No matter how much you try to progress fast, you are directed by your NERVOUS SYSTM. Until the nervous system adapts to the change, any attempt to push beyond it’s adaptation time frame can lead to injuries.

Thus, my advice on any changes you wish to make:
– make change slow
– have patience
– make the correct changes
– make the changes correct
– get a coach to direct you so you do things the right way, especially if you are a beginner

Need coaching? Email support@themtechnique.com or click here to book a free consultation.

Want to know when the next running technique workshop takes place? Leave your details below and you will receive the updates.

Squats And Lunges – Why Should You Care About Body Weight Distribution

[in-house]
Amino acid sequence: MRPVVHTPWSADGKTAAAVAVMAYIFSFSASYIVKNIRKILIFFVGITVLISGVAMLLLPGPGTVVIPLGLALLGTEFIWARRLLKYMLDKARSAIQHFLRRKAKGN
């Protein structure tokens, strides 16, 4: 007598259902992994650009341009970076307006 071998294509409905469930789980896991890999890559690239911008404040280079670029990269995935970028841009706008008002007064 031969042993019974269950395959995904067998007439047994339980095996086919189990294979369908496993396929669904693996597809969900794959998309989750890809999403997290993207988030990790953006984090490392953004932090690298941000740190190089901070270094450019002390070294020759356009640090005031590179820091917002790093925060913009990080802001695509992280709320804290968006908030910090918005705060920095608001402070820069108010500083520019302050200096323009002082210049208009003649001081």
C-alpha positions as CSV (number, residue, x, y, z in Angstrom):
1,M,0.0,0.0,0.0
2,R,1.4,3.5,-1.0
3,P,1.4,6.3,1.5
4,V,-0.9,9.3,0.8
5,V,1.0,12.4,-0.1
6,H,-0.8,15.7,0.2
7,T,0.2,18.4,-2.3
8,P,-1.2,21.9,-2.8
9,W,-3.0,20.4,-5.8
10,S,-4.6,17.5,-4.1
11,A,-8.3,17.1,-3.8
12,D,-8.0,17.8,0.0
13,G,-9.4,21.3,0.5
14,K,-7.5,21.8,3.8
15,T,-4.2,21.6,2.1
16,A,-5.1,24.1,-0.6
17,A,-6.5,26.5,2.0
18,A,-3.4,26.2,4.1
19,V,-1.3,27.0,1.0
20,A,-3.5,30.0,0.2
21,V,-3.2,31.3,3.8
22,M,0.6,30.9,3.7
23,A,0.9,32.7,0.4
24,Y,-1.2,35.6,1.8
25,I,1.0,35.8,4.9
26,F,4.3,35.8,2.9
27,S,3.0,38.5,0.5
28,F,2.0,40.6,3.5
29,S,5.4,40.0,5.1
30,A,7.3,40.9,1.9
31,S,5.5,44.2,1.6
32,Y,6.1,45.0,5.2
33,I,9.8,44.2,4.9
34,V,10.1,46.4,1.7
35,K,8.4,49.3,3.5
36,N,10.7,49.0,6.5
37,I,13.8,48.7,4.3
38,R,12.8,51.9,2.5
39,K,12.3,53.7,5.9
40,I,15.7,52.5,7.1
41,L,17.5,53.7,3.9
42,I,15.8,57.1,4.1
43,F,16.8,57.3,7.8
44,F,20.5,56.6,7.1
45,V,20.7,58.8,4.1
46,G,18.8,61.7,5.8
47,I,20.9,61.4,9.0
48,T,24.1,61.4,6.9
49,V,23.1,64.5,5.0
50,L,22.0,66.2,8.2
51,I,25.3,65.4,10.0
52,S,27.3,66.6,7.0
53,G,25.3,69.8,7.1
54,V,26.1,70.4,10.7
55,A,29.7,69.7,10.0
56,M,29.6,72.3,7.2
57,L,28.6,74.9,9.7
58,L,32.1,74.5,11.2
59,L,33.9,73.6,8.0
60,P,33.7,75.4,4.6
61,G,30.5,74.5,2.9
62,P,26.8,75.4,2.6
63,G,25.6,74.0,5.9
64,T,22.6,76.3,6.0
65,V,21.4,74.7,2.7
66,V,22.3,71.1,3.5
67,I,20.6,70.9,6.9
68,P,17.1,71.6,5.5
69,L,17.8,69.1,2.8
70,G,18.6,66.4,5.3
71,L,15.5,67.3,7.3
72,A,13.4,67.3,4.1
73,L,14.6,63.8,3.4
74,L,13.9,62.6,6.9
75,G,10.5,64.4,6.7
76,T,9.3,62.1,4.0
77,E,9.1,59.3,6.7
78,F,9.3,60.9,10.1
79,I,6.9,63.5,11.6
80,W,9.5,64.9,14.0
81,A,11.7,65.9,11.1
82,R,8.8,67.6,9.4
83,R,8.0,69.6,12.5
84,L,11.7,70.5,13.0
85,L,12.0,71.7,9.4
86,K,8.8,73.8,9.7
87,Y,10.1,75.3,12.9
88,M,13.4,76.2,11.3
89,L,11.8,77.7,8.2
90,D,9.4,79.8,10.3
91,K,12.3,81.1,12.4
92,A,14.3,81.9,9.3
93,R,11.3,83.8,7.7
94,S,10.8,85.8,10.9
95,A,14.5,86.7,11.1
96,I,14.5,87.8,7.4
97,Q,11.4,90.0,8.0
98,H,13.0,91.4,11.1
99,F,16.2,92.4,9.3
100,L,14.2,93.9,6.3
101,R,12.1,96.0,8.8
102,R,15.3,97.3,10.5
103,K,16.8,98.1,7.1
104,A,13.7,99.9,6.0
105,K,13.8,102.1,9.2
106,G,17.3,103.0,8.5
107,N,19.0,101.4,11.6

Everything you do is body weight distribution, and body weight transfer, as well as balancing (walking is balancing for example). Understand and practice these 3 concepts (and posture) and any exercise or movement you will ever do will be correct. But only if you practice these concepts.

 

Incorrect body weight distribution simply leads to:

  1. One side of the body will take more of the weight than the other. Thus chances are this side will be over worked, and muscles strained in the long run, while the other side will weaken.
  2. Stress injuries. If you walk, run, squat and lunge while one side of the body takes of weight, and so more of the aggressive impact, it will increase the risks of injuries. It may not happen this year or the next, but after years and years.
  3. Knee pain. This is very common particularly when squatting and lunging, but also standing, walking and running.